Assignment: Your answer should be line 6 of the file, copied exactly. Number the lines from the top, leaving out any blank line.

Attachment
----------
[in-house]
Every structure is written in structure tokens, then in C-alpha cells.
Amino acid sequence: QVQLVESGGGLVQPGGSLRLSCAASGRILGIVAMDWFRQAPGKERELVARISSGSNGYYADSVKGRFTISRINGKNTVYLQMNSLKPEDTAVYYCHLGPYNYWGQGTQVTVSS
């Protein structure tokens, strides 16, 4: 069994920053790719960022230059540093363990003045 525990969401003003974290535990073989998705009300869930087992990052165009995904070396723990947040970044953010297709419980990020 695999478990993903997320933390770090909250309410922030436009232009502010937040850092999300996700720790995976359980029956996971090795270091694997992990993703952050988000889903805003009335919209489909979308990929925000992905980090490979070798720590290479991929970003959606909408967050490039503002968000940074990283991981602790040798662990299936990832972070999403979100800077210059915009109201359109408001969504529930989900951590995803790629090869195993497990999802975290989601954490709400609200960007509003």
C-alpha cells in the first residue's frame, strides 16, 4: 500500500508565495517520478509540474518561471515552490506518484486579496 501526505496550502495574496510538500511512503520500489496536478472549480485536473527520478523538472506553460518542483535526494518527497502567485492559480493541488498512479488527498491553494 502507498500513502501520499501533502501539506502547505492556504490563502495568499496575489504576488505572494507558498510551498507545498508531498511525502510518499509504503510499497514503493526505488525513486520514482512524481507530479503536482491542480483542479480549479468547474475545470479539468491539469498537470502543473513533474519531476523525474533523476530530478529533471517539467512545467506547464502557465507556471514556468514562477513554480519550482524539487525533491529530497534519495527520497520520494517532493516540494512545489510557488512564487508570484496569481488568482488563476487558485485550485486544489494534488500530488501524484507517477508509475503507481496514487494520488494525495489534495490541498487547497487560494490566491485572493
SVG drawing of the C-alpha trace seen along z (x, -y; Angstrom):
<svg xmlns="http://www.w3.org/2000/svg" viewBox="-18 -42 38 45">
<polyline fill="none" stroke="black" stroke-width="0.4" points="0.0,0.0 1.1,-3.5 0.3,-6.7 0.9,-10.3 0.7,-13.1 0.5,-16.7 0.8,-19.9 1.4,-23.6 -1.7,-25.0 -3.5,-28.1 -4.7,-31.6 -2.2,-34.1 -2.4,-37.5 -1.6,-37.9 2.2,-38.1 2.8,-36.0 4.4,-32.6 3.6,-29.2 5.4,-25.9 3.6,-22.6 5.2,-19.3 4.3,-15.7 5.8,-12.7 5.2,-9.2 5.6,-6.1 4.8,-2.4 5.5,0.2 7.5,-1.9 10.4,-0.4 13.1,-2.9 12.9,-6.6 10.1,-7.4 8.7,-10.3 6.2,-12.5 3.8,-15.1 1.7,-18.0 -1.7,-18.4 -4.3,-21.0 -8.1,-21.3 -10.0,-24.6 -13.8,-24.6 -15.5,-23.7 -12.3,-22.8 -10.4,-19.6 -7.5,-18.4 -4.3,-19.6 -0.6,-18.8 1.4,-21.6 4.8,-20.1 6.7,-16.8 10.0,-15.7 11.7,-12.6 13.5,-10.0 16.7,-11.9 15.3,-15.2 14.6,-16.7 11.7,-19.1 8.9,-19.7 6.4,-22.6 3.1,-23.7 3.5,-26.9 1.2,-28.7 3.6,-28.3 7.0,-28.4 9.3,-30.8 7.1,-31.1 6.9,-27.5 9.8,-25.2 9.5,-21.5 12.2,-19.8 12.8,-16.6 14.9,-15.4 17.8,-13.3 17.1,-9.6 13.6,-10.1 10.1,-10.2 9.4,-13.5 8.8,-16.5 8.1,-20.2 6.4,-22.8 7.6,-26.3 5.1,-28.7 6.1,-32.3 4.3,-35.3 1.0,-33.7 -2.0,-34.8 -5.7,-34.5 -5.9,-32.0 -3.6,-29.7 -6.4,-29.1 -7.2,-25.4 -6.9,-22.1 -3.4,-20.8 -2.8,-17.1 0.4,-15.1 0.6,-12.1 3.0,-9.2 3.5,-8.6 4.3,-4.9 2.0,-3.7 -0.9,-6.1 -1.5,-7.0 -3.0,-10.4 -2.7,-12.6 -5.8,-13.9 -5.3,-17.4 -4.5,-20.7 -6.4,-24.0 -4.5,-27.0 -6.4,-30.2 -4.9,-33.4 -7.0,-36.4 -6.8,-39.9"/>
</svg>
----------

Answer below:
SVG drawing of the C-alpha trace seen along z (x, -y; Angstrom):